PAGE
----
Monday, December 11, 2017
INFINITE AMBITION, ZERO TALENT: a review of "The Disaster Artist"
Based upon the book The Disaster Artist: My Life Inside The Room, The Greatest Bad Film Ever Made by Greg Sestero & Tom Bissell
Screenplay Written by Scott Neustadter & Michael H. Weber
Directed by James Franco
***1/2 (three and a half stars)
Sometimes, there is absolutely nothing better than a spectacularly yet completely unintentional bad film.
Dear readers, I firmly believe that it is basically a miracle than any movie finds itself made at all. To have something that once emerged from the ether, formulated itself onto paper and then, through the hands of a myriad of individuals, found itself fully realized and presented upon the silver screen is unfathomable if we really take the time to think about the entire filmmaking process. To that end, when the film turns out well, the miracle of the film even having been made is exceeded by the success of the quality, and ultimately the response from viewers. It's amazing that more films don't turn out worse than they do.
Now, say we have the type of film that has its pure intentions but somehow, the stars just are not aligned. It can happen to the very best of filmmakers. But how about when the failure is just so sublime that the failure somehow brings success? There have been many films in my life where the sheer awfulness is absolutely brilliant. From big budget nonsense like the preposterous and downright hysterical "Taken 3" (2014) to obscure cult films like the astonishing "The Thing With Two Heads" (1972) starring Rosey Grier (!) as one of the two titular heads, the enjoyment of an unintentionally bad film is at times preferable to viewing films of a higher artistic quality.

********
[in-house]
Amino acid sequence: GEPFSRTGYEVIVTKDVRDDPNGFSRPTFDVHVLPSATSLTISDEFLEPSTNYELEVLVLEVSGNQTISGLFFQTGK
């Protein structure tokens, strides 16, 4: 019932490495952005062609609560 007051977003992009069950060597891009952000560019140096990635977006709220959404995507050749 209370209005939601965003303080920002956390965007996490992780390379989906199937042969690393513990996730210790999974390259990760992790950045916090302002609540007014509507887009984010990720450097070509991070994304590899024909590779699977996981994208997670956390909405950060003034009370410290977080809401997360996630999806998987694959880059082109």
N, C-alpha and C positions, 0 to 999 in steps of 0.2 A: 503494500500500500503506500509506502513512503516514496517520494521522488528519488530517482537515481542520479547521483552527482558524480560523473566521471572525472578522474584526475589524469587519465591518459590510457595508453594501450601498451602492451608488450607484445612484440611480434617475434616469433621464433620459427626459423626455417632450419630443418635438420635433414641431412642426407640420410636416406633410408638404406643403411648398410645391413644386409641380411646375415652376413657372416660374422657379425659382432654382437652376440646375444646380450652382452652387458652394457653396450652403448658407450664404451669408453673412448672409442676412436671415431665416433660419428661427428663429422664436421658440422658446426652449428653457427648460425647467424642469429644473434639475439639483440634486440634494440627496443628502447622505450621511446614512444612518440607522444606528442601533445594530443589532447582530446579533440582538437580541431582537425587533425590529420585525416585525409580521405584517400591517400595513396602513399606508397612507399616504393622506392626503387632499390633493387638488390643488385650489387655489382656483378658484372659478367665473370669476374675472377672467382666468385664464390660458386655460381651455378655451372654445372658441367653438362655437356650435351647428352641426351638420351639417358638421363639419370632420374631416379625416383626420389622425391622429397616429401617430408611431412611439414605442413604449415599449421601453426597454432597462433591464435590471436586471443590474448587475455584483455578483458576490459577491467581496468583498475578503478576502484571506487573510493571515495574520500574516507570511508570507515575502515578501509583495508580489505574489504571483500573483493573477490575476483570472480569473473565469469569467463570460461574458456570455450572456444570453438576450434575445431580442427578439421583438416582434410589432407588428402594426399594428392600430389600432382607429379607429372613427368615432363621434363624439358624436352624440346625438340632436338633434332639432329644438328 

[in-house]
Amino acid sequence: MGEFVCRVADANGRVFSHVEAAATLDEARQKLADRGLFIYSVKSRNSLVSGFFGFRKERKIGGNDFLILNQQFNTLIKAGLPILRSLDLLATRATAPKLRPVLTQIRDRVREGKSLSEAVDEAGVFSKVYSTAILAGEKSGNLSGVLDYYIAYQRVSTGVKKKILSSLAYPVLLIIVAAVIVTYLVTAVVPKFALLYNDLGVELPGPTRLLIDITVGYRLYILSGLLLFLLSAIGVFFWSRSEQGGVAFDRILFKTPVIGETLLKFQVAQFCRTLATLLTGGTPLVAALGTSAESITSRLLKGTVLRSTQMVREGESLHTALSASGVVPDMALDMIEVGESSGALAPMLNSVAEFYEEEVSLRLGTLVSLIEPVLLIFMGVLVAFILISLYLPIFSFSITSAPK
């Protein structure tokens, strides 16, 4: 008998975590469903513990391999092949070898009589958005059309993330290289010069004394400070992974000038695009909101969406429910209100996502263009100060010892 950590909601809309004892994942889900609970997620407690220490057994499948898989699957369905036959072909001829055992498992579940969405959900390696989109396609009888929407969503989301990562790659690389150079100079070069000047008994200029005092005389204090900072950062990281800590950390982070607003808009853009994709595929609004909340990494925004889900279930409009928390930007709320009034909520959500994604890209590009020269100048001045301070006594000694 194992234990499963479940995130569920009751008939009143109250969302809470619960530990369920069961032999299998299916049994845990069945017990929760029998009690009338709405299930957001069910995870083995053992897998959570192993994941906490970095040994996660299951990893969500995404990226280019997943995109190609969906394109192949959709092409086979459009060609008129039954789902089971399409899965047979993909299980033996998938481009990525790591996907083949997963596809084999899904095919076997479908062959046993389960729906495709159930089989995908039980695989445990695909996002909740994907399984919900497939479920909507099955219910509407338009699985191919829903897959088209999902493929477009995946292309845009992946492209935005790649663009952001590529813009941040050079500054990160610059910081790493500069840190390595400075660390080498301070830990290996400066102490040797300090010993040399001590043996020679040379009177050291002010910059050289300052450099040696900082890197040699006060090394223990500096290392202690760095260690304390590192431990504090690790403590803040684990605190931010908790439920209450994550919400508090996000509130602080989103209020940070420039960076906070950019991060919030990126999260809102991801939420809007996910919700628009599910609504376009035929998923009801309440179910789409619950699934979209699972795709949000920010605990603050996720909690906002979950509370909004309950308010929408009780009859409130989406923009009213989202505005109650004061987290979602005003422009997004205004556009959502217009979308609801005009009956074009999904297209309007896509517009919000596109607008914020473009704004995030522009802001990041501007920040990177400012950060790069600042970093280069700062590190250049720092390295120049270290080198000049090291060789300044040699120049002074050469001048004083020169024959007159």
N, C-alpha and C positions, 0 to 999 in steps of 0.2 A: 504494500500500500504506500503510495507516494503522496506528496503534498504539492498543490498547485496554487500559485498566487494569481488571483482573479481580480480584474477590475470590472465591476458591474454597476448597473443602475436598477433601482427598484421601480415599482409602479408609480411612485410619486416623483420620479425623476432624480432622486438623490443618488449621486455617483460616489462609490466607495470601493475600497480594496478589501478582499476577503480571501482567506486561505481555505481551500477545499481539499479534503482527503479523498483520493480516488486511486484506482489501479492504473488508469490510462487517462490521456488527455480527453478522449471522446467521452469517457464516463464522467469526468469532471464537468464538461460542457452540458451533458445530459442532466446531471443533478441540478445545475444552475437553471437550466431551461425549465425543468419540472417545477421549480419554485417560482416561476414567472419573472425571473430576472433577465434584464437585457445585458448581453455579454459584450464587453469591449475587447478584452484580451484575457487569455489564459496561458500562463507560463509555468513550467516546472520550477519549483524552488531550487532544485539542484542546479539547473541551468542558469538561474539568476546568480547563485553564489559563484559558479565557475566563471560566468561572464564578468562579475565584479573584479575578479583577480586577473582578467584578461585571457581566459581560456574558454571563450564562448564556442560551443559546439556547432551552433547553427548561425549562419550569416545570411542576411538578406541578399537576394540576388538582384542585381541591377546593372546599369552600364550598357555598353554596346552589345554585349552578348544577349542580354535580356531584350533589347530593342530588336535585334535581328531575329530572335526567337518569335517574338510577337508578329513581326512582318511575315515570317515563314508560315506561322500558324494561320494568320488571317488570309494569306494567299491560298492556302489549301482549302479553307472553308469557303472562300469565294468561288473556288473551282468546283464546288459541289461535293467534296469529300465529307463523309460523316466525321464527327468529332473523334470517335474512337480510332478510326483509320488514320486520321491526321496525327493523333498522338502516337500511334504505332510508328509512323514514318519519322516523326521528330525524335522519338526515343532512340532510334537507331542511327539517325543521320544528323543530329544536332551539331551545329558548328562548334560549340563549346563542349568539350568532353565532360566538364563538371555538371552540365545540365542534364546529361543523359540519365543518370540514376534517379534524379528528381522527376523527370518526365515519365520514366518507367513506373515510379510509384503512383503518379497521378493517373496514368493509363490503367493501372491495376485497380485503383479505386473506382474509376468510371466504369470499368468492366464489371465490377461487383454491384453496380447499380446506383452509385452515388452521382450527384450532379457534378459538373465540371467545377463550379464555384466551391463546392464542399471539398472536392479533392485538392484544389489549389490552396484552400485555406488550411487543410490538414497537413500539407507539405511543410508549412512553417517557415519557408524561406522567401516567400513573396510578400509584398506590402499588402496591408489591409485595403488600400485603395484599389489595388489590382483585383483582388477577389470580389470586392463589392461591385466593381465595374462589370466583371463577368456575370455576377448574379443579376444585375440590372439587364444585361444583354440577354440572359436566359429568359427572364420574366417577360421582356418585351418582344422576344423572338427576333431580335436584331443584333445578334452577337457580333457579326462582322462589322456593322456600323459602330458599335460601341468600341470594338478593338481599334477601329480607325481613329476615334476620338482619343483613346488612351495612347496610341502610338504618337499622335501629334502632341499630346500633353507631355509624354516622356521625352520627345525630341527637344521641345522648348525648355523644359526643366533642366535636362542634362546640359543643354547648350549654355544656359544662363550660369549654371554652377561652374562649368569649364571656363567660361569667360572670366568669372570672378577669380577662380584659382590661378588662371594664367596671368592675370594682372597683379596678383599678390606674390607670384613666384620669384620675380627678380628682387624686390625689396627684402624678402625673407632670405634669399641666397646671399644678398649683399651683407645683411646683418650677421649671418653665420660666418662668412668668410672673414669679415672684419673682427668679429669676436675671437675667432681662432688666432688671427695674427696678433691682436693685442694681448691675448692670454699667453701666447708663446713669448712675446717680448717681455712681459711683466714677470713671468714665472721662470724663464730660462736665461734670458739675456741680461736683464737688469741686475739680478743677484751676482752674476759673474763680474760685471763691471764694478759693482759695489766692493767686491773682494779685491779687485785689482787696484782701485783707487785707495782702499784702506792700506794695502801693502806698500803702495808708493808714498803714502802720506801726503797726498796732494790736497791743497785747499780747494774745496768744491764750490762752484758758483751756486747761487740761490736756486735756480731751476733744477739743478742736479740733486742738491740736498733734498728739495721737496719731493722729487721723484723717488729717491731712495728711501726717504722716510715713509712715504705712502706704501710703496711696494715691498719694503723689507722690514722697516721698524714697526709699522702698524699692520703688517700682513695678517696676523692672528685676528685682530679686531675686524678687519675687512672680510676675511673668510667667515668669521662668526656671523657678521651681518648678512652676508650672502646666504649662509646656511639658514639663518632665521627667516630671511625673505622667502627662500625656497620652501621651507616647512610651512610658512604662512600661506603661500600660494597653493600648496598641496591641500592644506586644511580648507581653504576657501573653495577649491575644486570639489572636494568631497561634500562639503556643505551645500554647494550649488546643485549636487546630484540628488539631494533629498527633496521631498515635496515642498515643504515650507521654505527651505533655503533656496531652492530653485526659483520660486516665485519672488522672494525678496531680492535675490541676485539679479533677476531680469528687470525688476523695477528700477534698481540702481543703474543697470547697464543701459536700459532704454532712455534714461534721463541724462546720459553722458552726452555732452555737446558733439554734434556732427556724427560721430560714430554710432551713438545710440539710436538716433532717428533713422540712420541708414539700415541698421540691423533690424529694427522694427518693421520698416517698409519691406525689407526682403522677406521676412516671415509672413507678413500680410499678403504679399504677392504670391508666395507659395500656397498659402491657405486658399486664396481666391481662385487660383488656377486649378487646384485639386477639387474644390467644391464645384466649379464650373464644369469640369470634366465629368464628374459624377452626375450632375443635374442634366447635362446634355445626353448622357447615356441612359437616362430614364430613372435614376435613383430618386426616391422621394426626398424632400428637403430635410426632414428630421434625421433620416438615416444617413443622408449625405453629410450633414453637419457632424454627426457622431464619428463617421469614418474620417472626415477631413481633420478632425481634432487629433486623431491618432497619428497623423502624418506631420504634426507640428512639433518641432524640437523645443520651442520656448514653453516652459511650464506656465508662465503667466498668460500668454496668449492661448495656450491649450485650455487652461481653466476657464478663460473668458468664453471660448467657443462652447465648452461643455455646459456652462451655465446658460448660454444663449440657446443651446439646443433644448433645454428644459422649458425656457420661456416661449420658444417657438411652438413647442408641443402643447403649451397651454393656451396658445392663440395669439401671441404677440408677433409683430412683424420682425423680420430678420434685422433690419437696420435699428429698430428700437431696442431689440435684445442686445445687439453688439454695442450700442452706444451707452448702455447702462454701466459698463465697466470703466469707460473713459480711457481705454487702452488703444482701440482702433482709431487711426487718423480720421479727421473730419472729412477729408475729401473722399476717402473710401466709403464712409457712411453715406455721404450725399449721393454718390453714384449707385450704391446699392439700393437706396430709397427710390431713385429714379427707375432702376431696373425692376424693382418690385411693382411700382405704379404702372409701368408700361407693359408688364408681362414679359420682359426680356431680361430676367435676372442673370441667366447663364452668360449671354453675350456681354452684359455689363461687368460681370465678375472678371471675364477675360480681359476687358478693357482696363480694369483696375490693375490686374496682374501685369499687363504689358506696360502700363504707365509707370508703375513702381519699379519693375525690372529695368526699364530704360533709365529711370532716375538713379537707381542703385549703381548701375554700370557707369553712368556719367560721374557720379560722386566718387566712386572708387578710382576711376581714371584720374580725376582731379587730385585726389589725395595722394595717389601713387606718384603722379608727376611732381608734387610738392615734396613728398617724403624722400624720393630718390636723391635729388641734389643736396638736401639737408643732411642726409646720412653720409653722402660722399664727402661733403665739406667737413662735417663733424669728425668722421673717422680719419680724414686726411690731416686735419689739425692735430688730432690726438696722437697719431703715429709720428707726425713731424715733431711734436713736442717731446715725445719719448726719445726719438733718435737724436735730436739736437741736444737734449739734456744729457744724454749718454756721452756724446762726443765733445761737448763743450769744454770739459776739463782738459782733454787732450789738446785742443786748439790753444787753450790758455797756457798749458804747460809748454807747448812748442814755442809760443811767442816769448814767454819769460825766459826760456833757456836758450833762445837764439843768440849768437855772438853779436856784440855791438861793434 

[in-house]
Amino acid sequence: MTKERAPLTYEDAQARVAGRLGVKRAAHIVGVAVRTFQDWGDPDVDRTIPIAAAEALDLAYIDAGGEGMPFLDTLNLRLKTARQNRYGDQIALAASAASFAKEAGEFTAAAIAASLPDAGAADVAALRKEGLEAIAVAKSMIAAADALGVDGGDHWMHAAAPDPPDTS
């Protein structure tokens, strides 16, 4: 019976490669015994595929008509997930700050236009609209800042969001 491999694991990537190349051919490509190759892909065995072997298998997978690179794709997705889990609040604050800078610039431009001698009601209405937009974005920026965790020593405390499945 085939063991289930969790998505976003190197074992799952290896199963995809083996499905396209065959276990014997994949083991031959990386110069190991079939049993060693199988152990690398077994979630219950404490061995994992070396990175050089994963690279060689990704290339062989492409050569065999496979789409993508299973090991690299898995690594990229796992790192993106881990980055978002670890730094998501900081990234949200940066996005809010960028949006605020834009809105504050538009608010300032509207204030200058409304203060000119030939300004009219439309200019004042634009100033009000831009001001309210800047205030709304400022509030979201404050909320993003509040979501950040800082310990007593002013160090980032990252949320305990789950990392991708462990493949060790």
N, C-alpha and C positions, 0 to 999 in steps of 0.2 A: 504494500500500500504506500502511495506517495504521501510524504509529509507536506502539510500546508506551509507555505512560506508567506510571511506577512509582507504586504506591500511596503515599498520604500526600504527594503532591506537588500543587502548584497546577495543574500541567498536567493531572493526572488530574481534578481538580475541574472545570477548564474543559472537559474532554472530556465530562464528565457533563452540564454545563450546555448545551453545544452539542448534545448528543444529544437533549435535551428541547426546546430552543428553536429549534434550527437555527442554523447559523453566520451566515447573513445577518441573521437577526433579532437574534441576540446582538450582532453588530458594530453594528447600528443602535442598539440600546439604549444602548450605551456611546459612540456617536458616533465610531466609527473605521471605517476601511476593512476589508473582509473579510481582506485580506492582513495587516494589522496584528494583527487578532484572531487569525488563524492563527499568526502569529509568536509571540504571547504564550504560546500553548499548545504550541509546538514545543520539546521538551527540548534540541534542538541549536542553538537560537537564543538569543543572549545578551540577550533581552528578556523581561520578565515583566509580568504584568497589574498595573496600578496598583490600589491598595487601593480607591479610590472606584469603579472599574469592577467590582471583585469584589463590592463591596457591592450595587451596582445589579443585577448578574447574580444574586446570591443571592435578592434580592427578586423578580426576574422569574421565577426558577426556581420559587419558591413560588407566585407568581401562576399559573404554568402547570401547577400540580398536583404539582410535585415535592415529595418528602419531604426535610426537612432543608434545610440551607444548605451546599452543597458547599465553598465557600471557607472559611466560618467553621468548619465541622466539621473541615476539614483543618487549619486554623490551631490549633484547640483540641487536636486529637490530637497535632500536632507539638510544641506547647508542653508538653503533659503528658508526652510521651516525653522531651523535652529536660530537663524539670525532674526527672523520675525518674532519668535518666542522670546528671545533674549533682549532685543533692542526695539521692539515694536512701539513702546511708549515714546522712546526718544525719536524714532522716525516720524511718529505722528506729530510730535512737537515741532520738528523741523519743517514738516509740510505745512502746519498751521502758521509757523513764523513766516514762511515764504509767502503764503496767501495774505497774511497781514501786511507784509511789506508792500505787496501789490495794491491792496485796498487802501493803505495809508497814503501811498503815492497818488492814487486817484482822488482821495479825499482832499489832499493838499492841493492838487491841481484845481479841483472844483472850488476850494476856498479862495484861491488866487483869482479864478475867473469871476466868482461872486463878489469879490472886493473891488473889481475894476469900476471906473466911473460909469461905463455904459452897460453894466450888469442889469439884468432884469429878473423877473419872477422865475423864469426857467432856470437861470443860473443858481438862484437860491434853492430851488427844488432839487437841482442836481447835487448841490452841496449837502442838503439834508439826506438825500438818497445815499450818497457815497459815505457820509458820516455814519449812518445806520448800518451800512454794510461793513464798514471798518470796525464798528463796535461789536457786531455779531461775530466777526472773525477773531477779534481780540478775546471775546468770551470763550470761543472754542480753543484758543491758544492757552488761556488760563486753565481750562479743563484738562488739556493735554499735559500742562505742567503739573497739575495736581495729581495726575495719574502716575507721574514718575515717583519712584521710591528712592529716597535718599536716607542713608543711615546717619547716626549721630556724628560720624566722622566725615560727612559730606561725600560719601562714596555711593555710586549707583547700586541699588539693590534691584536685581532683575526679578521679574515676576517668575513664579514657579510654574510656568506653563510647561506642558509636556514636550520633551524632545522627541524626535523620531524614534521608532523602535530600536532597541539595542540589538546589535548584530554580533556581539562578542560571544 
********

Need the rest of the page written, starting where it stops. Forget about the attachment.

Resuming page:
With regards to the infamously terrible "The Room" (2003), written, produced, directed by and starring the bizarrely idiosyncratic Tommy Wiseau, I have never seen the film but I have heard about it enthusiastically from many younger friends over the years. Even so, I have never really been that inspired to seek out the film myself, partially because I was curious if perhaps this experience is of a particularly generational quality and also partially because sometimes, it is best to discover these sorts of things on one's own.
That being said, it seems to be more than fitting to have James Franco, actor-writer-director-author-NYU professor and whatever else he gets his restlessly creative hands upon, to gravitate to the story of Tommy Wiseau and "The Room" for his terrific biographical, behind-the-scenes, comedy/drama "The Disaster Artist." Franco, in taking what could have easily been mean-spirited continuous fodder for ruthless ridicule, has instead and smartly fashioned a most affectionate tribute to not only one of the worst films ever made but to its uniquely oddball creator, who, despite his clear lack of talent, just may be a more passionate filmmaker than so many of our established and long jaded successful ones.
Beginning in San Francisco during the late 1990's, James Franco's "The Disaster Artist" stars Dave Franco as Greg Sestero, a 19-year-old aspiring actor who by chance happens to meet the oddly mysterious and bizarrely intense Tommy Wiseau (James Franco) during an acting class. While Tommy's rendition of a scene from "A Streetcar Named Desire" is ravaged by his instructor (played by Melanie Griffith--just one of a series of clever cameo appearances), the shy, reserved Greg is enthralled by what he feels is Tommy's fearlessness.